A well-constructed work about a key era in U.S.-Soviet relations.

A detailed look at the period between and the first U.S. nuclear test, in 1945, and its Soviet counterpart in 1949.

Gordin (History of Science/Princeton Univ.; Five Days in August: How World War II Became a Nuclear War, 2007, etc.) begins on a dramatic note at the Allied conference at Potsdam on July 24, 1945, when President Harry Truman informed Soviet leader Joseph Stalin of the existence of a new and powerful U.S. weapon that he believed would end the war with Japan. As with many key events in the book, Gordin refracts this private conversation through a kaleidoscope of sources—interpreters and aides on both sides give their versions of how both men acted and reacted—providing the reader with a bright, readable mosaic. It becomes clear that the Americans were somewhat unprepared for the Soviets’ determination to catch up in the new arms race, and the Soviets were able to gather information about American nuclear weapons despite stringent controls. Indeed, the first Soviet nuclear test took place years before the U.S. government had estimated, and Gordin examines how Cold War policies soon took firm hold. The author’s command of this material is impressive, particularly his ability to humanize the proceedings at key moments through his smart choice of sources. The clipped diary of Atomic Energy Commission chairman David Lilienthal, for example, recounts Truman informing him of the Soviet test, and sketches a seldom-seen picture of the president: “He took off glasses, first time I saw him without them, large, fine eyes. Considerate, fine air of patience and interest.” These intimate touches set the book apart from similar histories.

A well-constructed work about a key era in U.S.-Soviet relations.

Pub Date: Oct. 7, 2009

ISBN: 978-0-374-25682-1

Page Count: 400

Publisher: Farrar, Straus and Giroux

Review Posted Online: May 19, 2010

Kirkus Reviews Issue: Aug. 1, 2009


The author's youthfulness helps to assure the inevitable comparison with the Anne Frank diary although over and above the...

Elie Wiesel spent his early years in a small Transylvanian town as one of four children.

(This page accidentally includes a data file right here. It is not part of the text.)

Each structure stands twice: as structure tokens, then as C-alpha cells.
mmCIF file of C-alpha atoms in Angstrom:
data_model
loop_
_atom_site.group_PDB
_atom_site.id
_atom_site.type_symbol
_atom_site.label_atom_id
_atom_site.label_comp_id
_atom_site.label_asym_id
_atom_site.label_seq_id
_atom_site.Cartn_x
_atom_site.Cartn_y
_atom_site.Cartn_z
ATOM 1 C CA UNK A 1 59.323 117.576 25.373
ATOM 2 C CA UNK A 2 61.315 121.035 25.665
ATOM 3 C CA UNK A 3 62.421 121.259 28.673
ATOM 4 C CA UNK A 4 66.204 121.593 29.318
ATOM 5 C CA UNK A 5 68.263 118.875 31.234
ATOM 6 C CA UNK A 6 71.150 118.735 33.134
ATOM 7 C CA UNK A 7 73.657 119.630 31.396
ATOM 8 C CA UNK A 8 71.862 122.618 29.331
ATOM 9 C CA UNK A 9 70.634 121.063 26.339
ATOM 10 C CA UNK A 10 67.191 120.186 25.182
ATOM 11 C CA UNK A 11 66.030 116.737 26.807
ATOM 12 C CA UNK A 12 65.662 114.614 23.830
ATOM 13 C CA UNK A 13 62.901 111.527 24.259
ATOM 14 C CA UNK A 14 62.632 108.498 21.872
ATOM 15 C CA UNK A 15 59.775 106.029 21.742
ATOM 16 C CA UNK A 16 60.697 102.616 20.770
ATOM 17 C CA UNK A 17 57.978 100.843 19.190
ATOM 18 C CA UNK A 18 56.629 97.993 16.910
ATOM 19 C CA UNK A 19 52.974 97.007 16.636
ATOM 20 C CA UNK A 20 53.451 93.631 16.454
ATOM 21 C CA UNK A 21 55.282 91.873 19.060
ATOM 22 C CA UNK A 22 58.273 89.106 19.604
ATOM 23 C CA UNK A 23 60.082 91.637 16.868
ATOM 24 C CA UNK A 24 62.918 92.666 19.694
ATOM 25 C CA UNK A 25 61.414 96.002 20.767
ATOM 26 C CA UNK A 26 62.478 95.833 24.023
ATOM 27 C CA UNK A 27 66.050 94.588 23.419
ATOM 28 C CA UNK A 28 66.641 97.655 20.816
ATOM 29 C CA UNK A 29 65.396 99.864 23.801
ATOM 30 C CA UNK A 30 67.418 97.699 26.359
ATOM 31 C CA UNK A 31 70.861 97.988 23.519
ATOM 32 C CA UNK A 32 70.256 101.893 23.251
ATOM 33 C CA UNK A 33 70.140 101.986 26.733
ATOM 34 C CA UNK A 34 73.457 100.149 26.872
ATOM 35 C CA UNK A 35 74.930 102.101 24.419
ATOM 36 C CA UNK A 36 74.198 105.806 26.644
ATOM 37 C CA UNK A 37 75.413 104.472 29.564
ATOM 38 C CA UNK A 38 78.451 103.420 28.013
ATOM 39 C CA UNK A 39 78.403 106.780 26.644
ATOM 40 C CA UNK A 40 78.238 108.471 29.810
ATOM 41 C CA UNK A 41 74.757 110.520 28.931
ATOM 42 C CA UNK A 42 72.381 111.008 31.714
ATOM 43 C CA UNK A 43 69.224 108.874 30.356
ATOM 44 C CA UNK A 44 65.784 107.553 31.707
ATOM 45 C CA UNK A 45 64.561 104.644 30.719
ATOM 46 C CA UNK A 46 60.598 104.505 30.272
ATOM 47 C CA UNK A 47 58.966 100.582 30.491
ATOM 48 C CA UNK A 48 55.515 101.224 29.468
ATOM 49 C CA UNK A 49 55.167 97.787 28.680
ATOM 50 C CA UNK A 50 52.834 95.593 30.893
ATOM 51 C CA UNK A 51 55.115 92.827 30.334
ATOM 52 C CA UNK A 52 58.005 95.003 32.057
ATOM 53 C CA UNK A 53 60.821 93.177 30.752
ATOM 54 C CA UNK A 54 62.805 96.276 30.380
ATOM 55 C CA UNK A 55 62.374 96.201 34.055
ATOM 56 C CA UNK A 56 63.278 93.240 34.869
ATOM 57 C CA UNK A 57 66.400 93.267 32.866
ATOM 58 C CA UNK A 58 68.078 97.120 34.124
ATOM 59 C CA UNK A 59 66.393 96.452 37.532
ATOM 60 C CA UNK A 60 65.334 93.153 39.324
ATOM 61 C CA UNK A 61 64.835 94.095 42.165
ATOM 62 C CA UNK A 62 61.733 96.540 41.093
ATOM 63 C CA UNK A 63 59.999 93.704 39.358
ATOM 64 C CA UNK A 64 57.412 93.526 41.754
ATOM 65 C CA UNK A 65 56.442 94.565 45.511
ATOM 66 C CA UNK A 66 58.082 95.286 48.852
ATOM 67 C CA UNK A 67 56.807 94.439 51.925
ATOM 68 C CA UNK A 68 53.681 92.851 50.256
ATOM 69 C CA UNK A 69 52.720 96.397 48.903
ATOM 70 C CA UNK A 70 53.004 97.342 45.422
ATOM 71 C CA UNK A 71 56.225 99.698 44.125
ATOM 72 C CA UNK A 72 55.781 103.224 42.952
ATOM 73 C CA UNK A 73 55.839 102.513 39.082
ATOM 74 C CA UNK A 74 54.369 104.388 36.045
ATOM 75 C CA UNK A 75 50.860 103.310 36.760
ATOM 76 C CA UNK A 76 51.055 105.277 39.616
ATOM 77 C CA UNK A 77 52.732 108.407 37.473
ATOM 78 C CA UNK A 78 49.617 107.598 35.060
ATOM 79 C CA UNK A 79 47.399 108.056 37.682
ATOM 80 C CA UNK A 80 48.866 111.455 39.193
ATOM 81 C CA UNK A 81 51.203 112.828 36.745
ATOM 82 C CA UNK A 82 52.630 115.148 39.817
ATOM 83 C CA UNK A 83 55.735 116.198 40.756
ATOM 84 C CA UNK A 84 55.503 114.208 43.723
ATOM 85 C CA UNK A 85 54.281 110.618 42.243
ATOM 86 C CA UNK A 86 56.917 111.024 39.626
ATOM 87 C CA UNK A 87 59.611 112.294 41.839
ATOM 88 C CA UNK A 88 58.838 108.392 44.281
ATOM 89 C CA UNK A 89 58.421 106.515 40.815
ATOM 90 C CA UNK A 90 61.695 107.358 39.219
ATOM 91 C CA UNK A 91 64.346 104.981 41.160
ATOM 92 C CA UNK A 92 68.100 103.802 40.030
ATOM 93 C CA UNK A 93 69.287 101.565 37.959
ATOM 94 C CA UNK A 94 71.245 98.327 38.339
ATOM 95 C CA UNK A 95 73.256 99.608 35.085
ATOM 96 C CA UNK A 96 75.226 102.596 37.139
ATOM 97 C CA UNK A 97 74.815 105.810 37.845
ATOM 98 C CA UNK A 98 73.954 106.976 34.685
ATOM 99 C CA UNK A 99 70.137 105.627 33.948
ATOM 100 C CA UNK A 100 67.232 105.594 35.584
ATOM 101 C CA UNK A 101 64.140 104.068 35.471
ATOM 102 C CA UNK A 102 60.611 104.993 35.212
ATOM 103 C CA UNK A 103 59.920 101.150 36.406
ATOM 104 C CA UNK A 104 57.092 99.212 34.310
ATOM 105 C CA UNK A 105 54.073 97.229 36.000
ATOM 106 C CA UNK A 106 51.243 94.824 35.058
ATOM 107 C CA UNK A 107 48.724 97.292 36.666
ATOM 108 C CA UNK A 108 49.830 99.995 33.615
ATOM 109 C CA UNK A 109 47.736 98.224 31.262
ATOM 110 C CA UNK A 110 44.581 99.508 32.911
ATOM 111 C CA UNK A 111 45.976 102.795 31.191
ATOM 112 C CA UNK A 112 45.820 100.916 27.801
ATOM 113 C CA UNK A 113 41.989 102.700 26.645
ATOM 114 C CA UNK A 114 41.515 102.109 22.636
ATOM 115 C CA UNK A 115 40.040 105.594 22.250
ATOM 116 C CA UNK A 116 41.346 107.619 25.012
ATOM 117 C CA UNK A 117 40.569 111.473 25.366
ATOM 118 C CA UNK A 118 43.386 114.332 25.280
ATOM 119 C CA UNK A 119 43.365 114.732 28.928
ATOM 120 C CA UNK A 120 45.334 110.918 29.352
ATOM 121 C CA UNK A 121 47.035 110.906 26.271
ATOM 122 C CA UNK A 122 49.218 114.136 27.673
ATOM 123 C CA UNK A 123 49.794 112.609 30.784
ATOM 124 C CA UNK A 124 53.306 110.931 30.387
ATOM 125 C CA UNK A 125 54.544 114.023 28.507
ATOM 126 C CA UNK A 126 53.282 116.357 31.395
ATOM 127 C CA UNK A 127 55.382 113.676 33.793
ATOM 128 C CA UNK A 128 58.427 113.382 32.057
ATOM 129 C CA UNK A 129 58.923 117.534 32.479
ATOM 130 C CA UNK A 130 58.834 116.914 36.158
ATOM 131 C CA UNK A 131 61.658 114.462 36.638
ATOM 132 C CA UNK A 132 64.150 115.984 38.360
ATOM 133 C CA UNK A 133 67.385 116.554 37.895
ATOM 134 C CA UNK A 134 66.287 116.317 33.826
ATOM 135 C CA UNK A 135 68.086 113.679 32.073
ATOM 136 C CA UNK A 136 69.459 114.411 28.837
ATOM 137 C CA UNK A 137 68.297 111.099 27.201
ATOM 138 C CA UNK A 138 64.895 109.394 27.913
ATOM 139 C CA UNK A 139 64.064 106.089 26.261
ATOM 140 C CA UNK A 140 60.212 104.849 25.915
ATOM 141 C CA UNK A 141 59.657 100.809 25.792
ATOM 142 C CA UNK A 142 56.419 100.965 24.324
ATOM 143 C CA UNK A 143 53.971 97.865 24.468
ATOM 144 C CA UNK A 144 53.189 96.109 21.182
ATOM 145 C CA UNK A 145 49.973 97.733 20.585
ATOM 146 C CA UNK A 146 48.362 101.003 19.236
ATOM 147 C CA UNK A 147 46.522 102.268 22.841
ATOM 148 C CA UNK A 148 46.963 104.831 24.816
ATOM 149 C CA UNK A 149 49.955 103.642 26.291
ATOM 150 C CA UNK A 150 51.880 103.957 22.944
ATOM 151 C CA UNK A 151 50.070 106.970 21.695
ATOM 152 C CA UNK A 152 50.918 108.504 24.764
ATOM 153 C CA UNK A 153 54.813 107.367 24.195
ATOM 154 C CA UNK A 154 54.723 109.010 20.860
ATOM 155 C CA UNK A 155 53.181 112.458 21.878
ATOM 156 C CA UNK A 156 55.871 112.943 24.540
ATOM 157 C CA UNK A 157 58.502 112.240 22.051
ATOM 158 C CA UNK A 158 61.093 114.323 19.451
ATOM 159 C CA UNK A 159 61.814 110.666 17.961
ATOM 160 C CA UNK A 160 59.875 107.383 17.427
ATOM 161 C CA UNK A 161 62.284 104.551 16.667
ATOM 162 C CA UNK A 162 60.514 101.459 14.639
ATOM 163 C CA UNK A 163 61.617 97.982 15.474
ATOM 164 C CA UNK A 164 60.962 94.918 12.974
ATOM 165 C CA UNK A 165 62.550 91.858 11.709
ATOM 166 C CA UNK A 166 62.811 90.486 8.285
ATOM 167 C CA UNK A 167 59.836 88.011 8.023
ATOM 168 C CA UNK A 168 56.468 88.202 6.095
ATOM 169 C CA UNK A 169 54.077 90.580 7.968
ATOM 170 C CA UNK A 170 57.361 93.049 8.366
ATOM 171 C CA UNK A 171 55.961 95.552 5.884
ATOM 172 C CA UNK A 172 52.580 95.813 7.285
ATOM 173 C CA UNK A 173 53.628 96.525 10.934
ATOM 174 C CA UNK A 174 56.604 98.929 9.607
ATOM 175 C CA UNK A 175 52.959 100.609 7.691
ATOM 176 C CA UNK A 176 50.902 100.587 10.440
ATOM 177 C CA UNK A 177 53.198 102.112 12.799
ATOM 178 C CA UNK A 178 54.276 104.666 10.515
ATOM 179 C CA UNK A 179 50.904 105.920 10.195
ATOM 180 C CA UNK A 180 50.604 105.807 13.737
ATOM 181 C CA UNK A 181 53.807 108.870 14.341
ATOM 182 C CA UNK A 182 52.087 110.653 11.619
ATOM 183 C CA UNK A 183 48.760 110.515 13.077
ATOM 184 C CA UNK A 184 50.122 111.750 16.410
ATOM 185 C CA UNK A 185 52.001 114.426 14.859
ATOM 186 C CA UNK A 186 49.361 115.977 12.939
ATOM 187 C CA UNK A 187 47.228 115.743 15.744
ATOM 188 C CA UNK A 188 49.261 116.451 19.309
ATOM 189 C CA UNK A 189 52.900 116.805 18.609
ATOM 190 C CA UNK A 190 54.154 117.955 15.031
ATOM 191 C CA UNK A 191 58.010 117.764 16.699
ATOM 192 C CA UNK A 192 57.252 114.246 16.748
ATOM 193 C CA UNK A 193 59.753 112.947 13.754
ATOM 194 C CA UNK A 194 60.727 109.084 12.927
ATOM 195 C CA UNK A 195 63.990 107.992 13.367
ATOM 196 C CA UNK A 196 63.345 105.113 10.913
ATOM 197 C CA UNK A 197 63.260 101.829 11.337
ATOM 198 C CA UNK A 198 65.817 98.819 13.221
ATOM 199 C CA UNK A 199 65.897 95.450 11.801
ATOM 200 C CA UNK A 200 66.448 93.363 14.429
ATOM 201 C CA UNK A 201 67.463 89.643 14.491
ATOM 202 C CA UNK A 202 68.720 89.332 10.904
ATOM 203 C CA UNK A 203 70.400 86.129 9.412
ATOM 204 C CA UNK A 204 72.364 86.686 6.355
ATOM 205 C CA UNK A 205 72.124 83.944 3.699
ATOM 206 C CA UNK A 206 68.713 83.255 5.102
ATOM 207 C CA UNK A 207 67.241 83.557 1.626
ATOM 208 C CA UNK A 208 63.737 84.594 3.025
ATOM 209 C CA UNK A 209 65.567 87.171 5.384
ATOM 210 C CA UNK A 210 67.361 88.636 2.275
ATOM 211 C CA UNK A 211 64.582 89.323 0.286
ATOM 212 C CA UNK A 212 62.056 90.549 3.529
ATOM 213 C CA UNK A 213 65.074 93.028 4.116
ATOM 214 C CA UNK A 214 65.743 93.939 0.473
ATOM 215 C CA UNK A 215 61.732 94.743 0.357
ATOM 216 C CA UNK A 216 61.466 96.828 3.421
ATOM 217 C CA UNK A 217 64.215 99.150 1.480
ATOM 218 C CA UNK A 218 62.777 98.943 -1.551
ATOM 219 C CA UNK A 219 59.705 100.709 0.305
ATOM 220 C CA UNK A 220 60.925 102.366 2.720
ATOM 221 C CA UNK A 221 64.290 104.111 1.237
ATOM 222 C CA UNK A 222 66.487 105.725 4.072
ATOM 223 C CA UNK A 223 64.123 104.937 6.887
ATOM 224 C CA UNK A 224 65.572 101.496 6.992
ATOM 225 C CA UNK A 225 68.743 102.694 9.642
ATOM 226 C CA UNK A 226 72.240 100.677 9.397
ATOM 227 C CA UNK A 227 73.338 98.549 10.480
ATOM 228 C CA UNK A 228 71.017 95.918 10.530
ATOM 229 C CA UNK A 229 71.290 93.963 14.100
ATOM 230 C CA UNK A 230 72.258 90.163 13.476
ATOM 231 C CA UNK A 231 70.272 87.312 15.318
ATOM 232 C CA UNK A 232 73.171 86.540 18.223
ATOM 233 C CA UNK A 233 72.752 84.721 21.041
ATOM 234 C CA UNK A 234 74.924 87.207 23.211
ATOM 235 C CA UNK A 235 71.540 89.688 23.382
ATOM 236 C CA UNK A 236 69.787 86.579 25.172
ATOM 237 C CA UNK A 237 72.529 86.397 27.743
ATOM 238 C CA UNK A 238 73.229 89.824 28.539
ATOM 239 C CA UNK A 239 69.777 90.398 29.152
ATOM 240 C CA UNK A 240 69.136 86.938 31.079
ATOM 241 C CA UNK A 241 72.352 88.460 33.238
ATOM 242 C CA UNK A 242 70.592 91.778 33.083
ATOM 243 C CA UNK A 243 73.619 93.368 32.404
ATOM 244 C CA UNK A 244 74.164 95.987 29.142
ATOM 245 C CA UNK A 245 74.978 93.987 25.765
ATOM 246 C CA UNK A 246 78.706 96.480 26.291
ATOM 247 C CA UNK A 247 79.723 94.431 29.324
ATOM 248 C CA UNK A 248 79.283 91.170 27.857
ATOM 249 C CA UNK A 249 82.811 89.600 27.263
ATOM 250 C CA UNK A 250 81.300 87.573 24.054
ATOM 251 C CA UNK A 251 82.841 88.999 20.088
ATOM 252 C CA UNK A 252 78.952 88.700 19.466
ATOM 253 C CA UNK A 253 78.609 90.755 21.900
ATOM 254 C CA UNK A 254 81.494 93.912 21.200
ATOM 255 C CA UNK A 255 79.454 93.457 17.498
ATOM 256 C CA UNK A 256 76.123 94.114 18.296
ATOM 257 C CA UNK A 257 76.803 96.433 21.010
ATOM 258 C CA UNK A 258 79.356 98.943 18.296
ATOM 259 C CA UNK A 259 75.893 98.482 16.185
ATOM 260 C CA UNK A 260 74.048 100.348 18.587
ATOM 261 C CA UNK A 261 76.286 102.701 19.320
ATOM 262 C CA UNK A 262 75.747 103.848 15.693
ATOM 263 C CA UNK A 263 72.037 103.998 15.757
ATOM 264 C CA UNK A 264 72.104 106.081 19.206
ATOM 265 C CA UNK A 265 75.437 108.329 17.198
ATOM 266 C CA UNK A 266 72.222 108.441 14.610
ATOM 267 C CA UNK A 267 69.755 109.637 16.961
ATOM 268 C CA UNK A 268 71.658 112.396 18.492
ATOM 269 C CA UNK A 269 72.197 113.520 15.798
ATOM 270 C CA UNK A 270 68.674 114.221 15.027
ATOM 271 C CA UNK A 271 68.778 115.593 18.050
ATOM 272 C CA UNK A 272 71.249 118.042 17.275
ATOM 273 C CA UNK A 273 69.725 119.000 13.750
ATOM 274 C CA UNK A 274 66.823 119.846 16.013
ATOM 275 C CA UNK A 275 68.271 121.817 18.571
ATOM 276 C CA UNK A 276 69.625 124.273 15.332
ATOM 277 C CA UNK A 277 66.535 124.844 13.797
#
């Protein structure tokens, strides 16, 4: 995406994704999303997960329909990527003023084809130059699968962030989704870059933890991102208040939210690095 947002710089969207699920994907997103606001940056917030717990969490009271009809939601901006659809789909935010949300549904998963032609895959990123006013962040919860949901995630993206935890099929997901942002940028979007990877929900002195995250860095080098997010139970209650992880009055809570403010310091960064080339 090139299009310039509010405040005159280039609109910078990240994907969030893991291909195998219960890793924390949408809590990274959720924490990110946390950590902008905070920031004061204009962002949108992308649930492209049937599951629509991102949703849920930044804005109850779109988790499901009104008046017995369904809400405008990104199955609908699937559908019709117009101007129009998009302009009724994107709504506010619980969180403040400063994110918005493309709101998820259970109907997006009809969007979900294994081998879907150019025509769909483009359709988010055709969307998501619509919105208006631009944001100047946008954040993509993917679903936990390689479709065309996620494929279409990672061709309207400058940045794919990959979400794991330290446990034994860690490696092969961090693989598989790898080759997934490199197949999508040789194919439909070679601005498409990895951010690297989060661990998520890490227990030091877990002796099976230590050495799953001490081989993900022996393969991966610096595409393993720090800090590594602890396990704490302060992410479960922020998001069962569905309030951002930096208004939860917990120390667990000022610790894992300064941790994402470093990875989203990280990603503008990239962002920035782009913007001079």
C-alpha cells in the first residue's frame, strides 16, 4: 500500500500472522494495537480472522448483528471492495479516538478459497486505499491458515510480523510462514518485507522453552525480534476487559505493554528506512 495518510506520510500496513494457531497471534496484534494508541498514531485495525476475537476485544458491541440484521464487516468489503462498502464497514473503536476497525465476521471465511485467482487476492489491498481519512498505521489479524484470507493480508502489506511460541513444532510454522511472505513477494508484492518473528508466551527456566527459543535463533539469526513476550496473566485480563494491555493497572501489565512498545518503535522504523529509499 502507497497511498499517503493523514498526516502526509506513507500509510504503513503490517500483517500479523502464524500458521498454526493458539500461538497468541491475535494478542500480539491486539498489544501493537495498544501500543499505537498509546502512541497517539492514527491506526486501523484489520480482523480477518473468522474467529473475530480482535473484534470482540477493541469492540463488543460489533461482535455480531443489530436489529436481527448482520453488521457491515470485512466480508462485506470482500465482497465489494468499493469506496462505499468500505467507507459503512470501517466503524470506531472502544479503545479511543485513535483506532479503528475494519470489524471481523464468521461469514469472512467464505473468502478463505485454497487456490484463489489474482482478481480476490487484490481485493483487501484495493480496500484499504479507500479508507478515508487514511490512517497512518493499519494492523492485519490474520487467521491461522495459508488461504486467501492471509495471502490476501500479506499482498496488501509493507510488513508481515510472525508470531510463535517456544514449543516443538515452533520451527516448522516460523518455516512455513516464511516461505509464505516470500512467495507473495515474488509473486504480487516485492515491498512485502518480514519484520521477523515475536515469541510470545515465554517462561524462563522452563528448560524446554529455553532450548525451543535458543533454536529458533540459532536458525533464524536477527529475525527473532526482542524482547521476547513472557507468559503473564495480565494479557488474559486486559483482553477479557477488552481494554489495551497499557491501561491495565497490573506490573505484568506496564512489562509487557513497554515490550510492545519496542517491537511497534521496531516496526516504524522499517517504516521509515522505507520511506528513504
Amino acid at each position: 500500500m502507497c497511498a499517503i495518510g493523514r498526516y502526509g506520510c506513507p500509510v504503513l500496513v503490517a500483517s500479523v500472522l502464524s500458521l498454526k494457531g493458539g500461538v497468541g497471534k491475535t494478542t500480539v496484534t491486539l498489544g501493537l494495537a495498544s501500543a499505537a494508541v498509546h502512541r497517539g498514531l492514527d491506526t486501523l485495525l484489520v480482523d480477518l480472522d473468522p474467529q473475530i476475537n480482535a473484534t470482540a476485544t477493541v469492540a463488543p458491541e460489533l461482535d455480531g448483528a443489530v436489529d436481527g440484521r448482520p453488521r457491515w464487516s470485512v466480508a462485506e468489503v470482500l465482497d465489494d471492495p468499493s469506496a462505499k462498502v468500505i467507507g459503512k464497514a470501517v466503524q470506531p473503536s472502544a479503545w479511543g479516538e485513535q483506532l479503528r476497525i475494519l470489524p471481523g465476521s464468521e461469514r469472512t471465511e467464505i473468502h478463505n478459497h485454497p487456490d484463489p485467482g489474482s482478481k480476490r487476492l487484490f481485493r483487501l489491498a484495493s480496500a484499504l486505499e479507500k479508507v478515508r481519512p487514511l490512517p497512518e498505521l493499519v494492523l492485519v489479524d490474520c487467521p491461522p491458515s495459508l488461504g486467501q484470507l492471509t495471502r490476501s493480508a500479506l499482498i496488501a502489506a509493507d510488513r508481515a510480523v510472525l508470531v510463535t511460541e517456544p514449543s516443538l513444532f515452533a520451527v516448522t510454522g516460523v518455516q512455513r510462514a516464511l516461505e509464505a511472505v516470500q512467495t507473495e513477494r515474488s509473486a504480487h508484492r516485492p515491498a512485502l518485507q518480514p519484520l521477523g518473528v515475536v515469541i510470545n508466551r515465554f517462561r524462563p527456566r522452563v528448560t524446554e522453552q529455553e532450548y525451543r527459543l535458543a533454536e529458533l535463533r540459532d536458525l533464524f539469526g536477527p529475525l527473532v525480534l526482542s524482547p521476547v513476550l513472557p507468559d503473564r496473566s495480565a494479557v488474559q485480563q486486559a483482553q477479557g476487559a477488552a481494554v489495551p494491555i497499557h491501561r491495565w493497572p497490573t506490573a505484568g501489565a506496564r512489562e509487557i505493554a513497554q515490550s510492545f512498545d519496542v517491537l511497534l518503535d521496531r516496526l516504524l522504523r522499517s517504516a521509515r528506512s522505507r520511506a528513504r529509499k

He was the only one of the family to survive what Francois Maurois, in his introduction, calls the "human holocaust" of the persecution of the Jews, which began with the restrictions, the singularization of the yellow star, the enclosure within the ghetto, and went on to the mass deportations to the ovens of Auschwitz and Buchenwald. There are unforgettable and horrifying scenes here in this spare and sombre memoir of this experience of the hanging of a child, of his first farewell with his father who leaves him an inheritance of a knife and a spoon, and of his last goodbye at Buchenwald his father's corpse is already cold let alone the long months of survival under unconscionable conditions. 

The author's youthfulness helps to assure the inevitable comparison with the Anne Frank diary although over and above the sphere of suffering shared, and in this case extended to the death march itself, there is no spiritual or emotional legacy here to offset any reader reluctance.

Pub Date: Jan. 16, 2006

ISBN: 0374500010

Page Count: 120

Publisher: Hill & Wang

Review Posted Online: Oct. 7, 2011

Kirkus Reviews Issue: Jan. 15, 2006



Buffs of the Old West will enjoy Clavin’s careful research and vivid writing.

Rootin’-tootin’ history of the dry-gulchers, horn-swogglers, and outright killers who populated the Wild West’s wildest city in the late 19th century.

The stories of Wyatt Earp and company, the shootout at the O.K. Corral, and Geronimo and the Apache Wars are all well known. Clavin, who has written books on Dodge City and Wild Bill Hickok, delivers a solid narrative that usefully links significant events—making allies of white enemies, for instance, in facing down the Apache threat, rustling from Mexico, and other ethnically charged circumstances. The author is a touch revisionist, in the modern fashion, in noting that the Earps and Clantons weren’t as bloodthirsty as popular culture has made them out to be. For example, Wyatt and Bat Masterson “took the ‘peace’ in peace officer literally and knew that the way to tame the notorious town was not to outkill the bad guys but to intimidate them, sometimes with the help of a gun barrel to the skull.” Indeed, while some of the Clantons and some of the Earps died violently, most—Wyatt, Bat, Doc Holliday—died of cancer and other ailments, if only a few of old age. Clavin complicates the story by reminding readers that the Earps weren’t really the law in Tombstone and sometimes fell on the other side of the line and that the ordinary citizens of Tombstone and other famed Western venues valued order and peace and weren’t particularly keen on gunfighters and their mischief. Still, updating the old notion that the Earp myth is the American Iliad, the author is at his best when he delineates those fraught spasms of violence. “It is never a good sign for law-abiding citizens,” he writes at one high point, “to see Johnny Ringo rush into town, both him and his horse all in a lather.” Indeed not, even if Ringo wound up killing himself and law-abiding Tombstone faded into obscurity when the silver played out.

Buffs of the Old West will enjoy Clavin’s careful research and vivid writing.

Pub Date: April 21, 2020

ISBN: 978-1-250-21458-4

Page Count: 400

Publisher: St. Martin's

Review Posted Online: Jan. 19, 2020

Kirkus Reviews Issue: Feb. 15, 2020

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